Two students from Stratford STEM Magnet High School took top honors in the Tennessee Bar Association’s 2013 Law Day Essay Contest. Desire B. won 1st place and will receive $300 as well as recognition by the Nashville Bar Association next Wednesday, May 1 at the Renaissance Hotel. His essay will move on to the state competition. Read his essay below.
Realizing the Dream: Equality for All.
I grew up in a house made of sticks, mud, and dried grass in the middle of the Congo (also called the Democratic Republic of Congo.) My family of five lived on less than $1 a day. My school had no computers, no technology, and even that meager of an education wasn’t guaranteed. Several of my classmates were taken out of school and forced to fight for the army at a young age. I witnessed them carrying guns and with big smiles, fighting for a country that forced them to believe that the killing and raping of our people was something to be proud of. As luck would have it, my small frame and its perceived weakness kept me from being forced to fight at a young age. When I got older, my mother fought to protect me from the only consequence for young people who refused to fight…death.
When I was 8 years old, my mother began to talk about leaving the Congo. She began to speak of moving to a country of better opportunities. This concept was so foreign to me. I had only known the dictatorship, violence, and fear that I had grown up with. My family and I had no choices. We could not speak against the corruption that still oppresses the people of Congo. We were poor and black in a war torn country where there were no opportunities and no equality. It was hard enough to keep alive and safe and fed.
It took seven years for my family to obtain a visa to come to America. I arrived to America in 2010. I was told that not only was education free, but that the government required for me to be there. It is hard for me to believe that there was a government that would take a homeless child and feed him, clothe him, and make sure he had somewhere to stay. In the Congo, our homeless children remain homeless unless someone in his family or community steps forward to take care of him.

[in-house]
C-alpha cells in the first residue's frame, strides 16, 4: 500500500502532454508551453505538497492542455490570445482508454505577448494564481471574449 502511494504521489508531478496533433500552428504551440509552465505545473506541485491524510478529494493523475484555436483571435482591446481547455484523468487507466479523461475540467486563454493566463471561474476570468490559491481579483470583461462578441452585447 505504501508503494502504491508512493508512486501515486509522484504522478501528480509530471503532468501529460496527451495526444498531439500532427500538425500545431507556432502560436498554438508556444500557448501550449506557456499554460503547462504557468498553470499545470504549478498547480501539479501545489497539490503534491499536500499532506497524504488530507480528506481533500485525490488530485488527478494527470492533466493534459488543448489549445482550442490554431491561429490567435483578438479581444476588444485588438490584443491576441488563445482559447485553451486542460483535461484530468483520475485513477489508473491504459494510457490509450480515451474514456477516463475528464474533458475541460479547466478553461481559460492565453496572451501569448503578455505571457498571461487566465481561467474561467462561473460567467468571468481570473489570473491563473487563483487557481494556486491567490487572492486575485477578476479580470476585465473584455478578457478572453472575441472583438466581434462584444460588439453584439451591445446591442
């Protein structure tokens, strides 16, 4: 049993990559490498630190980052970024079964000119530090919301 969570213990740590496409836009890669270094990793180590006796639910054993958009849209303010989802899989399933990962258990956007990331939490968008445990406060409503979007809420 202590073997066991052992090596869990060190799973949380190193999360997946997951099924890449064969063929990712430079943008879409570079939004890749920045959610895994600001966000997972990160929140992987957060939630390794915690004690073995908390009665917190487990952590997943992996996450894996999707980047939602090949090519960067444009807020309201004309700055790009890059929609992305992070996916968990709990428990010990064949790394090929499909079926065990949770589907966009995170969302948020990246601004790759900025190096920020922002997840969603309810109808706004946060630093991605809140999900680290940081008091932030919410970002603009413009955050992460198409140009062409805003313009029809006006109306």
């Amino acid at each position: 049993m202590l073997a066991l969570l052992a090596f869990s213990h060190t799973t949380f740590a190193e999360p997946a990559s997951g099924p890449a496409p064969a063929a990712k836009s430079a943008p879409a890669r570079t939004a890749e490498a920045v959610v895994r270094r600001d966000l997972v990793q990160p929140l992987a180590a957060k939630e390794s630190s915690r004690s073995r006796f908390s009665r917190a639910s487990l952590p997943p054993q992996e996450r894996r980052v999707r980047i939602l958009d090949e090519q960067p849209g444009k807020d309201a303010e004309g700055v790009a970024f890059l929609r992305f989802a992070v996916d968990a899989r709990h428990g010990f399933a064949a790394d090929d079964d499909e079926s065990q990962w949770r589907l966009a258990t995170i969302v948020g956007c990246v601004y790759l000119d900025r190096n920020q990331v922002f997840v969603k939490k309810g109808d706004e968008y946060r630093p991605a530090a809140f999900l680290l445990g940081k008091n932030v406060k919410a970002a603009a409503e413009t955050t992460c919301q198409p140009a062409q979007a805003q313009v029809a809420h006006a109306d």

If America is the land of opportunity and freedom, the Congo was certainly hell.
I learned my new school in America, with its computers and books, about the US Constitution and how Americans have been guaranteed certain rights. Americans have rights not because of how much money they can bribe the government with, but just because they are American citizens. I learned about how the dream of equality may be hard to obtain for all citizens but because of people like Dr. Martin Luther King, it is much more attainable here than in my home country of the Congo. Equality is a dream for every man, woman, and child that lives in the world. Unfortunately, that dream has varying degrees of actually coming true.
Sometimes equality is not just about getting equal pay for equal work. Or making sure that there are a certain number of minorities in a job. Sometimes equality is about having an equal opportunity under the law. I now have a chance to succeed, to become a doctor or lawyer if I wanted to. As a young black teenager, I realistically know that in the eyes of many I will never be equal to a young rich kid from one of these private schools in Nashville. I have an African accent that speaks volumes before I’ve even completed a sentence.
My journey through poverty and war has made me into the man I am today. While I may never be truly equal to the rich or to white people, I have opportunities in America that I would not have had in the Congo. That is truly something to be grateful for.